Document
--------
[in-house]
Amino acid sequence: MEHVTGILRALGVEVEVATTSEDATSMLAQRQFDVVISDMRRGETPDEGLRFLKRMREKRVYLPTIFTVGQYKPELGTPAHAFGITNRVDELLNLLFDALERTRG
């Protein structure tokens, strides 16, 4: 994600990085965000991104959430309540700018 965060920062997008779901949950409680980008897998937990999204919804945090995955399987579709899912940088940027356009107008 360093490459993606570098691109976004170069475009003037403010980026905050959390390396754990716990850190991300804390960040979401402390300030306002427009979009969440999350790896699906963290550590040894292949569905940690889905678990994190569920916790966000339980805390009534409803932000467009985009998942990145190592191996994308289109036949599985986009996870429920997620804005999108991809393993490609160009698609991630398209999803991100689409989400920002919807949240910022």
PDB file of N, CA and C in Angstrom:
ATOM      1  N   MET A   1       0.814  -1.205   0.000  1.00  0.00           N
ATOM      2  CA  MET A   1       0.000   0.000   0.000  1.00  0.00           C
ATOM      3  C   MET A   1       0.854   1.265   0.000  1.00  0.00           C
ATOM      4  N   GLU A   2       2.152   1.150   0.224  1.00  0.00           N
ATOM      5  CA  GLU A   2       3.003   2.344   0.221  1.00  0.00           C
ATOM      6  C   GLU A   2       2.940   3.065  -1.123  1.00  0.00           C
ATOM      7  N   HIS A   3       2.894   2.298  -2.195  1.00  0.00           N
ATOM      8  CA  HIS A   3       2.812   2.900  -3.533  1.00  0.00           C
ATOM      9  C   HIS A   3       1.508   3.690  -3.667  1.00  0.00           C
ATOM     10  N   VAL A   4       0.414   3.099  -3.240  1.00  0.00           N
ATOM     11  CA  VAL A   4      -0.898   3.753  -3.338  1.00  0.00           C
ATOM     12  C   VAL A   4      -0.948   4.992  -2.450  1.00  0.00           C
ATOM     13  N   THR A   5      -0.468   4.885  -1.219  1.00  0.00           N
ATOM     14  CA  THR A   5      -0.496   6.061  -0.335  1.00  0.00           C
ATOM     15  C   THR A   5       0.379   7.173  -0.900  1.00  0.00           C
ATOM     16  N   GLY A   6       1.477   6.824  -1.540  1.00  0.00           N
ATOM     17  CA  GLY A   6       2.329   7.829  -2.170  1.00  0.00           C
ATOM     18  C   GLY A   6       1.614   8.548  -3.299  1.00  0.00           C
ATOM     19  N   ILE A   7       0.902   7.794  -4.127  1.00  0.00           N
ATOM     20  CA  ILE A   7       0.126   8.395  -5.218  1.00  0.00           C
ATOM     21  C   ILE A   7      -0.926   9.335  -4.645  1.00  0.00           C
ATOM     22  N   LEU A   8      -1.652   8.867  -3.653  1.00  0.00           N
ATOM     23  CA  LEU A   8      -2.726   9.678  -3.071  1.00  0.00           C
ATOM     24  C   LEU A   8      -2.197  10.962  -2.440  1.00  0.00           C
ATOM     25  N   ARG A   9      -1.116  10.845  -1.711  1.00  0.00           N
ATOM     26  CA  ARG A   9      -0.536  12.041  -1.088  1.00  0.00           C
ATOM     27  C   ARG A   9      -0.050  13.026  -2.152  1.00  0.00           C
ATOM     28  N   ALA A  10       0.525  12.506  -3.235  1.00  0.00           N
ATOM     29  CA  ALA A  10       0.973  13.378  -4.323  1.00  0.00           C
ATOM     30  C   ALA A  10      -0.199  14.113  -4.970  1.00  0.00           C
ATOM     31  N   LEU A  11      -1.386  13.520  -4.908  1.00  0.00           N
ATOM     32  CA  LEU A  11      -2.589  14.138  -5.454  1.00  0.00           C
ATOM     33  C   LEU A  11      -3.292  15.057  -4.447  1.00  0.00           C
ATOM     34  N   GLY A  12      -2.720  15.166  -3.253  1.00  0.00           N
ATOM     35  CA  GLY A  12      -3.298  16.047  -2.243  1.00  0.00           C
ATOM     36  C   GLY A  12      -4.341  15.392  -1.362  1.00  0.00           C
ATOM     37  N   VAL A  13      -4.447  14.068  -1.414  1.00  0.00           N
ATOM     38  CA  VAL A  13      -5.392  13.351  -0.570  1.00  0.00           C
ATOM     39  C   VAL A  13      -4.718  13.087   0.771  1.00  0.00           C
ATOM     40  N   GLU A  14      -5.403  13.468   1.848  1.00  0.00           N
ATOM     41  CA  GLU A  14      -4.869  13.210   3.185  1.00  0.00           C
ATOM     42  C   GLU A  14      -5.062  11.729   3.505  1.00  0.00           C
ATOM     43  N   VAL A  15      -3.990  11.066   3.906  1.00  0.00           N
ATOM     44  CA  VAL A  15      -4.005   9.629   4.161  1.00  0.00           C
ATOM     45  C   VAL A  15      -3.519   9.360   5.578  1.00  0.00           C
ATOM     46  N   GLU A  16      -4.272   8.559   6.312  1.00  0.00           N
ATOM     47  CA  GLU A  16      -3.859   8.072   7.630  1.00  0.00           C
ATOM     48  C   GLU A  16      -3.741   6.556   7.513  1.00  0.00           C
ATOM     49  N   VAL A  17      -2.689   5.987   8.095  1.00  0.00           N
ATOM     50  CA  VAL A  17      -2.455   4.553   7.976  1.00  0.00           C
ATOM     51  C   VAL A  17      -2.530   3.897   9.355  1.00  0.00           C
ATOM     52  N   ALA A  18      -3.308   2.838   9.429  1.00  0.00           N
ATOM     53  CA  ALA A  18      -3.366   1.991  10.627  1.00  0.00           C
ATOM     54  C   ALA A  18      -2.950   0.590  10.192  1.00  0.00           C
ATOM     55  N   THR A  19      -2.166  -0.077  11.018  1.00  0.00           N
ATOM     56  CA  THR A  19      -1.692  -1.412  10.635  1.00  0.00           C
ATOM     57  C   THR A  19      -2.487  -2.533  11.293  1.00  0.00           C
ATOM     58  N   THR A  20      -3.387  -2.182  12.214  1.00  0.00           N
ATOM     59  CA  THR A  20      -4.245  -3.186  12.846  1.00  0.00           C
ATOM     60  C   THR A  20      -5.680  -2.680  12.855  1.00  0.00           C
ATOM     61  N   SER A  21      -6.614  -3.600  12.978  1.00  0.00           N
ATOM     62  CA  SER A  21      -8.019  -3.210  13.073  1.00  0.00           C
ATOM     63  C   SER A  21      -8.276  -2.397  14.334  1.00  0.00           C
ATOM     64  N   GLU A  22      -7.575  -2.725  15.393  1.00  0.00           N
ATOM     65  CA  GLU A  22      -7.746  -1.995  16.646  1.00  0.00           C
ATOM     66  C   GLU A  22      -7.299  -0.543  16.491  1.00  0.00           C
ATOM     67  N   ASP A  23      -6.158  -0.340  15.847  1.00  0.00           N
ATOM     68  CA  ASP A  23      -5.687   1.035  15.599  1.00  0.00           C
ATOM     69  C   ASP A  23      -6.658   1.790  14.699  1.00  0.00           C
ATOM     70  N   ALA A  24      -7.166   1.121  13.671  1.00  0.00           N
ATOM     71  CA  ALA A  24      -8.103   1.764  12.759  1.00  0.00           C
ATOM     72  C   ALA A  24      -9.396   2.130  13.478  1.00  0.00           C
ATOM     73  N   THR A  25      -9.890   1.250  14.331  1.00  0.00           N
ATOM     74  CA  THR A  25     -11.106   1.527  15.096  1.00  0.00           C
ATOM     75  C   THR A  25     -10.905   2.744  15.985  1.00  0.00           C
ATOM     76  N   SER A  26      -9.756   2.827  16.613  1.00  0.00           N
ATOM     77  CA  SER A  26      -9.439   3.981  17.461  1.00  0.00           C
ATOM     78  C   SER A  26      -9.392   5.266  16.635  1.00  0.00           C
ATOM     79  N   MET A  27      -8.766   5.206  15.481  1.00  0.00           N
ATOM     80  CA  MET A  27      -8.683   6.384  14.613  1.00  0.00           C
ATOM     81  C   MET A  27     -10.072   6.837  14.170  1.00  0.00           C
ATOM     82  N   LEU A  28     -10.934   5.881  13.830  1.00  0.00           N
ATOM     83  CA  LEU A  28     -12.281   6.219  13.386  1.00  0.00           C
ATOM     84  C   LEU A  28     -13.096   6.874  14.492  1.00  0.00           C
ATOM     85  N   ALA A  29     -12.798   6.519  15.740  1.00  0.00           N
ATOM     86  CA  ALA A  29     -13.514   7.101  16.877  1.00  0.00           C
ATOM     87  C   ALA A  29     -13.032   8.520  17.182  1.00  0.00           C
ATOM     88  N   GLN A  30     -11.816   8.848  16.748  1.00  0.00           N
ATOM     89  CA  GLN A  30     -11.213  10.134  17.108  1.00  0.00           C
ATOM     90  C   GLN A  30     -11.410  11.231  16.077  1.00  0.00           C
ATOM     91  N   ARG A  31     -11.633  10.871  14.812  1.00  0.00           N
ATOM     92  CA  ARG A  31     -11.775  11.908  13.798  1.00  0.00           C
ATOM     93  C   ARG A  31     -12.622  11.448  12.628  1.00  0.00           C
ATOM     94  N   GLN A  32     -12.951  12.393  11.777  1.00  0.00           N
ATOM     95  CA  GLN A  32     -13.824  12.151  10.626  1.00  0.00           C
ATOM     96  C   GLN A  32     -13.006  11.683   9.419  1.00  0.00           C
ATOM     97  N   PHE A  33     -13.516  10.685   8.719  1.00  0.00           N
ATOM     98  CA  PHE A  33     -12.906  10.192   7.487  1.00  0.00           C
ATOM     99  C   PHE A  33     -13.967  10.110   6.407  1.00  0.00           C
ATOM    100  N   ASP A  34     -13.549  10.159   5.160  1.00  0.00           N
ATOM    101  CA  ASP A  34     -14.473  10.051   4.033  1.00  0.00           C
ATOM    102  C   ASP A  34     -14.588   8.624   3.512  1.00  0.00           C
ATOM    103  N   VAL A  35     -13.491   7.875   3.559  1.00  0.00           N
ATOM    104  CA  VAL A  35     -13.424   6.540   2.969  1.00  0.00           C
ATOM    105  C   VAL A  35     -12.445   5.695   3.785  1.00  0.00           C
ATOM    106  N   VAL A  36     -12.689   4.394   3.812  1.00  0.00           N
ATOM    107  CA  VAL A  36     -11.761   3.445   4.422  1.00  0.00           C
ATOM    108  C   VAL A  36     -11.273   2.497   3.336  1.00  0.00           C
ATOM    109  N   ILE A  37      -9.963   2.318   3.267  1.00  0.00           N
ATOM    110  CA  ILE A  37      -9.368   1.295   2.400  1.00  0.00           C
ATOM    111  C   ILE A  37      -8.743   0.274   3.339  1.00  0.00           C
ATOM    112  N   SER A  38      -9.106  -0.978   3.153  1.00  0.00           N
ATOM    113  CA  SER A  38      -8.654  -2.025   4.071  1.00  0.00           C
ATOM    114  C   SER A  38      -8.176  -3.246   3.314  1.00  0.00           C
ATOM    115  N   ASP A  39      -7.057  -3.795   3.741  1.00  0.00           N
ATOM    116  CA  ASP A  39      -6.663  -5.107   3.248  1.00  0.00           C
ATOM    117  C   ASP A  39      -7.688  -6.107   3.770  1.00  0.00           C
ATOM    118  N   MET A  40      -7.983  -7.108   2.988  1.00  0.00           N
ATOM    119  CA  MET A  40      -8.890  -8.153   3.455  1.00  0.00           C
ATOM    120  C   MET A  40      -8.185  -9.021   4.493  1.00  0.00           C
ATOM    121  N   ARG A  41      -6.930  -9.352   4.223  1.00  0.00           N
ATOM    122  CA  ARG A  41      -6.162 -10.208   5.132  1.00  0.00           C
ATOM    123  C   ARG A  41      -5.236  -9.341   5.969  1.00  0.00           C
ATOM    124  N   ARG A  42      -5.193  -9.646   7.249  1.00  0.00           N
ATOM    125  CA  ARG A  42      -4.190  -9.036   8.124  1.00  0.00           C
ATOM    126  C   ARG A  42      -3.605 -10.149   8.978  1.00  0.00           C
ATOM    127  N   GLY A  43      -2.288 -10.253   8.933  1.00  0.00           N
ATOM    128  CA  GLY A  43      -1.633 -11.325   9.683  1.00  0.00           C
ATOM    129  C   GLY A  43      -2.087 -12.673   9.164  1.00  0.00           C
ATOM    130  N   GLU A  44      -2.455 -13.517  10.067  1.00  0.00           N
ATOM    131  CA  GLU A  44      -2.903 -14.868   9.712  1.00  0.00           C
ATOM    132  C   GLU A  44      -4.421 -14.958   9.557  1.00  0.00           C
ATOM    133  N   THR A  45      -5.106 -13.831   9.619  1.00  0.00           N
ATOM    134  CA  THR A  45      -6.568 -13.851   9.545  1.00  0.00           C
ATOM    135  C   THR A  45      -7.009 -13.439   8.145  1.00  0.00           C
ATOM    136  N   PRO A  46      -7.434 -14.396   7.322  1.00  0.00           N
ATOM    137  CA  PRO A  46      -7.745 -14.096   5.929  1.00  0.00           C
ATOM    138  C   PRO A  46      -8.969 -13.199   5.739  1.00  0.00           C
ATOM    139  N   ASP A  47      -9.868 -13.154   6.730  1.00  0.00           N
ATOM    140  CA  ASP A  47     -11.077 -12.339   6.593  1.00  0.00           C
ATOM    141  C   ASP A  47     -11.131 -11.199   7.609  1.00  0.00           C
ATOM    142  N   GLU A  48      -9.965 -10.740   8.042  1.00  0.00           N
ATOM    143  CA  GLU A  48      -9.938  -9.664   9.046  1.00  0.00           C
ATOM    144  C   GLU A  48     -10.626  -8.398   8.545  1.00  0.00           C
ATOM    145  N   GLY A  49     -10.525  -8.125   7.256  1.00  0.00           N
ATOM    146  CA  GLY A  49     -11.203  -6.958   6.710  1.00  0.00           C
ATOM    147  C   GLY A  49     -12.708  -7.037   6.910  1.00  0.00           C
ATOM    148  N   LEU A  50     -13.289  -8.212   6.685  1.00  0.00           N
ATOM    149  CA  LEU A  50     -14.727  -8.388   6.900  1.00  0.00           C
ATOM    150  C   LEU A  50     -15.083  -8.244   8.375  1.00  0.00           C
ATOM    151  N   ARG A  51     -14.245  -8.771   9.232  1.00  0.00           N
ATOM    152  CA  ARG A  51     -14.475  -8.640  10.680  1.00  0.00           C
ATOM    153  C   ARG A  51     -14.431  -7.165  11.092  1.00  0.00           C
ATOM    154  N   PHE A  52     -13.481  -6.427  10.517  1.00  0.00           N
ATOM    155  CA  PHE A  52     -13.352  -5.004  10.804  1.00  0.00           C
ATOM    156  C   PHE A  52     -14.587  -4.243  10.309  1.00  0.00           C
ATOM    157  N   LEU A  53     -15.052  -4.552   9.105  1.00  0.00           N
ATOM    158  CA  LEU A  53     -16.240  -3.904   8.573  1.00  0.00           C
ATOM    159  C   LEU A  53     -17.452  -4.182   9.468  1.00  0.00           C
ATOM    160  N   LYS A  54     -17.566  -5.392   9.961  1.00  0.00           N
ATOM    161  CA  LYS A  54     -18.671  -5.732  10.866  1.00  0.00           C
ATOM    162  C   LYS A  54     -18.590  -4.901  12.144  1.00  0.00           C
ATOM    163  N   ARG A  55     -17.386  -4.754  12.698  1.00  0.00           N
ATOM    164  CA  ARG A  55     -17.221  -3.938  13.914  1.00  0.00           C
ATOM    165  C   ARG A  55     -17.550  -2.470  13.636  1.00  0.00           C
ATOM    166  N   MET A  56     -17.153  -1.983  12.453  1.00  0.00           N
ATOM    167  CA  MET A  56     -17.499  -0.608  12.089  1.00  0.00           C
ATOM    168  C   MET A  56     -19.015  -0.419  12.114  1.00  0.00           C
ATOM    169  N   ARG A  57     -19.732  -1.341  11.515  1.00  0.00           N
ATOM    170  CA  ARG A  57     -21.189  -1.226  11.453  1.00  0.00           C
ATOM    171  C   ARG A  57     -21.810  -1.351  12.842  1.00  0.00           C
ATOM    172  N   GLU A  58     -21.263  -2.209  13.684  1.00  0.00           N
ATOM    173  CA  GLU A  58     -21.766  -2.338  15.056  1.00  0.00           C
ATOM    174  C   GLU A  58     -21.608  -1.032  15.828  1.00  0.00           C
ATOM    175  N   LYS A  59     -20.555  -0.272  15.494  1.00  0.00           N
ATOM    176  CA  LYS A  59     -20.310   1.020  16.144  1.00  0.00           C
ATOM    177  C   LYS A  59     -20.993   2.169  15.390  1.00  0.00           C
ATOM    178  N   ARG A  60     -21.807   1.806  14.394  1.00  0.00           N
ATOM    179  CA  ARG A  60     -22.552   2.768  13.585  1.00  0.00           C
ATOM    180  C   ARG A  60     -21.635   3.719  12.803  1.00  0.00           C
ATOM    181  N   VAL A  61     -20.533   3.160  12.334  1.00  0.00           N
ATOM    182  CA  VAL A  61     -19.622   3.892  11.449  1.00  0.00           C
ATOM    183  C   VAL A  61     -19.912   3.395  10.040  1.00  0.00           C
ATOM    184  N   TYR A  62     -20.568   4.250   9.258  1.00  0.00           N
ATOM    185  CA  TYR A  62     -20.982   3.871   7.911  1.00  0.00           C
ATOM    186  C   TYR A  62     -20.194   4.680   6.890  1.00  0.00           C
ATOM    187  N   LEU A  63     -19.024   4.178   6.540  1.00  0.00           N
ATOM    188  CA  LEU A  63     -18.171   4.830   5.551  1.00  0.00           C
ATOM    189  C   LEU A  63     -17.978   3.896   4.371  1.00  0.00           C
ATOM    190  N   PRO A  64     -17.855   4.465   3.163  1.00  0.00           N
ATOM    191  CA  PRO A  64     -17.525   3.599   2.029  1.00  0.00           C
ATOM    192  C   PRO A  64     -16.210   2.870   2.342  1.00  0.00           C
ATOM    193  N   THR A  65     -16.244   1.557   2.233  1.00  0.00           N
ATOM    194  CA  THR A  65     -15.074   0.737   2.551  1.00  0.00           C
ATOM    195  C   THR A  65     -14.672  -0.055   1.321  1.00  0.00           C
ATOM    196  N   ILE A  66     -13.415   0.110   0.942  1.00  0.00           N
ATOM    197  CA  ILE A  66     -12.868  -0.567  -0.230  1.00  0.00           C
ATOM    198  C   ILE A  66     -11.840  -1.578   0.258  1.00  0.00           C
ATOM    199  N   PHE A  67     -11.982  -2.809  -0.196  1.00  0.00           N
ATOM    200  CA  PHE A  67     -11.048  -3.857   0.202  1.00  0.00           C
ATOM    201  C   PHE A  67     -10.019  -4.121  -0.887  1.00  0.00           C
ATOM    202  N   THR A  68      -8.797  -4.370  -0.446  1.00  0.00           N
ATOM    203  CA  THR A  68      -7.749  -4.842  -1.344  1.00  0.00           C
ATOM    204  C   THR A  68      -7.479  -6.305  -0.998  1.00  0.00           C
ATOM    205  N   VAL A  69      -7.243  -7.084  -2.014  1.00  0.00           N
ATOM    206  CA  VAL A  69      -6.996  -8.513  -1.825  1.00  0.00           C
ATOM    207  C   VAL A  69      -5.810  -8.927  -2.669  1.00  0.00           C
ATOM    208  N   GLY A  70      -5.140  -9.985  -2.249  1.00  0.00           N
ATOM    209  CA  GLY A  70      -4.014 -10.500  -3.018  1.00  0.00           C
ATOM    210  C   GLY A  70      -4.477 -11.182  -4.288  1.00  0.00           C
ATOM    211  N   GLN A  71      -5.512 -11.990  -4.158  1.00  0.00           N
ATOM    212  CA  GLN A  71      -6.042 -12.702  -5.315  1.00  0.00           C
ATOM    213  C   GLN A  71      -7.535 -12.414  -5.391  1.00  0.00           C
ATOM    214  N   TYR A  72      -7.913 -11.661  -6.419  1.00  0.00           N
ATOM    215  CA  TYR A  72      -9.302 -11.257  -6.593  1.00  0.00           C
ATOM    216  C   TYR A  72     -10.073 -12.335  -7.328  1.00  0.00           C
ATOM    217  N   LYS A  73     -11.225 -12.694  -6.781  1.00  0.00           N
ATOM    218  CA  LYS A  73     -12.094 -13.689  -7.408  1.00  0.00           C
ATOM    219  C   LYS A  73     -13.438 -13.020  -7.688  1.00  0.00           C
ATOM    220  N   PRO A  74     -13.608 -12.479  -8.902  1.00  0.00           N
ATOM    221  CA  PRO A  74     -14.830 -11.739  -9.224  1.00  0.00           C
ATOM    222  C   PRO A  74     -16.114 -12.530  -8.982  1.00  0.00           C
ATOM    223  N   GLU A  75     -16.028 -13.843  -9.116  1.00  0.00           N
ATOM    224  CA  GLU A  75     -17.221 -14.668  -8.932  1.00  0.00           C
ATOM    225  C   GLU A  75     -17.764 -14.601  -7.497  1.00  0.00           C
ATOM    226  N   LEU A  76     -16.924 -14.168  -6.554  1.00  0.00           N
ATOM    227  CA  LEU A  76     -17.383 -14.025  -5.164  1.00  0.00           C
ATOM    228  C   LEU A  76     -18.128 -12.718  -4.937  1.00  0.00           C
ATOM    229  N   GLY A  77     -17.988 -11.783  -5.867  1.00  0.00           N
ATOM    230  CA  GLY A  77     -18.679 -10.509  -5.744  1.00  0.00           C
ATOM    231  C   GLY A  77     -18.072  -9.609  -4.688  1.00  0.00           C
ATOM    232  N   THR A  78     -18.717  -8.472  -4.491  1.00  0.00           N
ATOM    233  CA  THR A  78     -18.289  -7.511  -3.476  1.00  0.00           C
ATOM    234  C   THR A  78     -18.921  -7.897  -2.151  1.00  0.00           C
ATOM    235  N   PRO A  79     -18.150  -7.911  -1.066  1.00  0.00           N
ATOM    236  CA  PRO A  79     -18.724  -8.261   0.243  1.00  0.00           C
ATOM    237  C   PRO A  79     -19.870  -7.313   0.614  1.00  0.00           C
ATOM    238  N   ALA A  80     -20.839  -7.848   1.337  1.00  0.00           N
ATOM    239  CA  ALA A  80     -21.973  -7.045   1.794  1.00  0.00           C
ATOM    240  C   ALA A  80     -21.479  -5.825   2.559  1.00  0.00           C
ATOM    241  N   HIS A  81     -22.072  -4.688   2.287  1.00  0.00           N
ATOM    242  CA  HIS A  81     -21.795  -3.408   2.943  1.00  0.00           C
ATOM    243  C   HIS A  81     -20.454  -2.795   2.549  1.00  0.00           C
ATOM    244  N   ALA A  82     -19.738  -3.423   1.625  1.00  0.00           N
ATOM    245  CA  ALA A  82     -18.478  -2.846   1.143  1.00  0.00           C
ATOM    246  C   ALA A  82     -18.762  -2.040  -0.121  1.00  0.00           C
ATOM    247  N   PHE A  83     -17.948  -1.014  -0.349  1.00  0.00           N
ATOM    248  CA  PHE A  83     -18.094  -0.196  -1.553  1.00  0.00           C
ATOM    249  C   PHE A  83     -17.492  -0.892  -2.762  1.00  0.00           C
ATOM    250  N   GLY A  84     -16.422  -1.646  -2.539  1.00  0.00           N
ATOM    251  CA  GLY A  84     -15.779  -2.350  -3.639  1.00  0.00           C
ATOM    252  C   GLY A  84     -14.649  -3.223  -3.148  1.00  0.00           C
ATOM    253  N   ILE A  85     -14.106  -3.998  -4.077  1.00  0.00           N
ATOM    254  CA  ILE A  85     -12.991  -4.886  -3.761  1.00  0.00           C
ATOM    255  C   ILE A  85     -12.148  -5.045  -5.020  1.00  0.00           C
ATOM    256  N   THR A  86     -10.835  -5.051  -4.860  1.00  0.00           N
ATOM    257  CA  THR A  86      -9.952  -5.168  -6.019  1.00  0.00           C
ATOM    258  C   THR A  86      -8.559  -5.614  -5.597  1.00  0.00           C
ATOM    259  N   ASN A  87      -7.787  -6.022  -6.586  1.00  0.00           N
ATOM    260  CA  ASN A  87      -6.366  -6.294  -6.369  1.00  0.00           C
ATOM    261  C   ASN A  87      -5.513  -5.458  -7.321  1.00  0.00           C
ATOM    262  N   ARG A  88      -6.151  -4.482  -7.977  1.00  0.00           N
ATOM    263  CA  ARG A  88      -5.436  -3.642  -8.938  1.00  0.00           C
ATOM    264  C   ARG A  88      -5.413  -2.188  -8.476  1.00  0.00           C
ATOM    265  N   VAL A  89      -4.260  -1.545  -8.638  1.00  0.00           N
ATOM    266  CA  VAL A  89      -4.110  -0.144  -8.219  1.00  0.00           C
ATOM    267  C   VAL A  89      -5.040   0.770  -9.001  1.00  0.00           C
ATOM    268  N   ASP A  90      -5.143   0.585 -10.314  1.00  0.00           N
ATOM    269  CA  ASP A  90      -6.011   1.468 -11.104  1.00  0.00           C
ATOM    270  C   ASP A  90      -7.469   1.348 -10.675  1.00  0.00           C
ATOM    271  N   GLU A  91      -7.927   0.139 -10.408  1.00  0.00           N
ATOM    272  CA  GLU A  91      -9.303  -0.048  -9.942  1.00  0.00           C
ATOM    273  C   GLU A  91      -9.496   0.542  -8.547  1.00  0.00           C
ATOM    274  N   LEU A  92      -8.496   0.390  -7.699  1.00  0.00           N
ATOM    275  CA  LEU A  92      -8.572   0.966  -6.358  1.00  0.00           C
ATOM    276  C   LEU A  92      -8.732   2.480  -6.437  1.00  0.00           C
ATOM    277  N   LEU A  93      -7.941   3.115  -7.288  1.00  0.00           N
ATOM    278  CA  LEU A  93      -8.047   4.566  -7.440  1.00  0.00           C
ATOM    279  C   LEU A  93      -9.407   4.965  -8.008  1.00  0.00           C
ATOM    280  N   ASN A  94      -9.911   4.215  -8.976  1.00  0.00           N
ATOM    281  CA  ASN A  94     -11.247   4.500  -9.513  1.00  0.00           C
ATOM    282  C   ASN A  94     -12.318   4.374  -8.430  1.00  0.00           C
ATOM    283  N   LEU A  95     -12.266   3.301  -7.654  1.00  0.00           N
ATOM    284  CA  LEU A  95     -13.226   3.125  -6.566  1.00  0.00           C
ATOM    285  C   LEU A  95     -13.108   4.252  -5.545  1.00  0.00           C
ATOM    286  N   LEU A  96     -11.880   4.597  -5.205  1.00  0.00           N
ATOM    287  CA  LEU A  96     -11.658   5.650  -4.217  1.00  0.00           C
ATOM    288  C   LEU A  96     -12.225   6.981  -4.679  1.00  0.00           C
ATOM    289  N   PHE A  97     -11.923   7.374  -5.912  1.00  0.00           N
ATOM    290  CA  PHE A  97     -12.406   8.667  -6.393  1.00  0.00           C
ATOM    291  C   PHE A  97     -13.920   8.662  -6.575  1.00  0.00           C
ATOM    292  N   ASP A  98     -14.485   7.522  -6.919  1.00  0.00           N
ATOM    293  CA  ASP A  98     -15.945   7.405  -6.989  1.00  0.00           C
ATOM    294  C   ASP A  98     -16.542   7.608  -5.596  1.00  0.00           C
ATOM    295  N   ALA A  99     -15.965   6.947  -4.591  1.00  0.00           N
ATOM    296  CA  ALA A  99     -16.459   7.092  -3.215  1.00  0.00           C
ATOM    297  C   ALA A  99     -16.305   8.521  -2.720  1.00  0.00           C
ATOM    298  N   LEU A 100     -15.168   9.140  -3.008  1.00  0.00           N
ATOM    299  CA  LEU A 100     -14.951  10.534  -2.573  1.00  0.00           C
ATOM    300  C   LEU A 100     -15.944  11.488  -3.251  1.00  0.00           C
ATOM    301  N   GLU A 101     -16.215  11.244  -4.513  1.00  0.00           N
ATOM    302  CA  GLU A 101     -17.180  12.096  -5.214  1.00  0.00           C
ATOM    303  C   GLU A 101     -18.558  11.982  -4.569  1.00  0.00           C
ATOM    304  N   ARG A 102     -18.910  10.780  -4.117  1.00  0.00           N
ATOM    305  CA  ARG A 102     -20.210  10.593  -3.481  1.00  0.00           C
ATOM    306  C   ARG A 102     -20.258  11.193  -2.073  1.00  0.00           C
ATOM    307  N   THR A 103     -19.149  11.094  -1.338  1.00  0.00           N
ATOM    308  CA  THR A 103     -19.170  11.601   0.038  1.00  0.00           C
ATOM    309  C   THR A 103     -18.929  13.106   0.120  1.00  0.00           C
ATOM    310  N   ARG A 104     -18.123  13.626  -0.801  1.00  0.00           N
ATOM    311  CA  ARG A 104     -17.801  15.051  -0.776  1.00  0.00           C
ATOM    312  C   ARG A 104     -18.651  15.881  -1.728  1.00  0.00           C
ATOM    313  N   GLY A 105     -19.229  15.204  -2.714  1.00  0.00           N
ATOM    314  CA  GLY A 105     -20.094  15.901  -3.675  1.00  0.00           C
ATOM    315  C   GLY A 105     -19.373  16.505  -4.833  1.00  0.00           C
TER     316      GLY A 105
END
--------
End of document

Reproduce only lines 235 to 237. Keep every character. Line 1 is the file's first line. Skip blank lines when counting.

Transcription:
ATOM    231  C   GLY A  77     -18.072  -9.609  -4.688  1.00  0.00           C
ATOM    232  N   THR A  78     -18.717  -8.472  -4.491  1.00  0.00           N
ATOM    233  CA  THR A  78     -18.289  -7.511  -3.476  1.00  0.00           C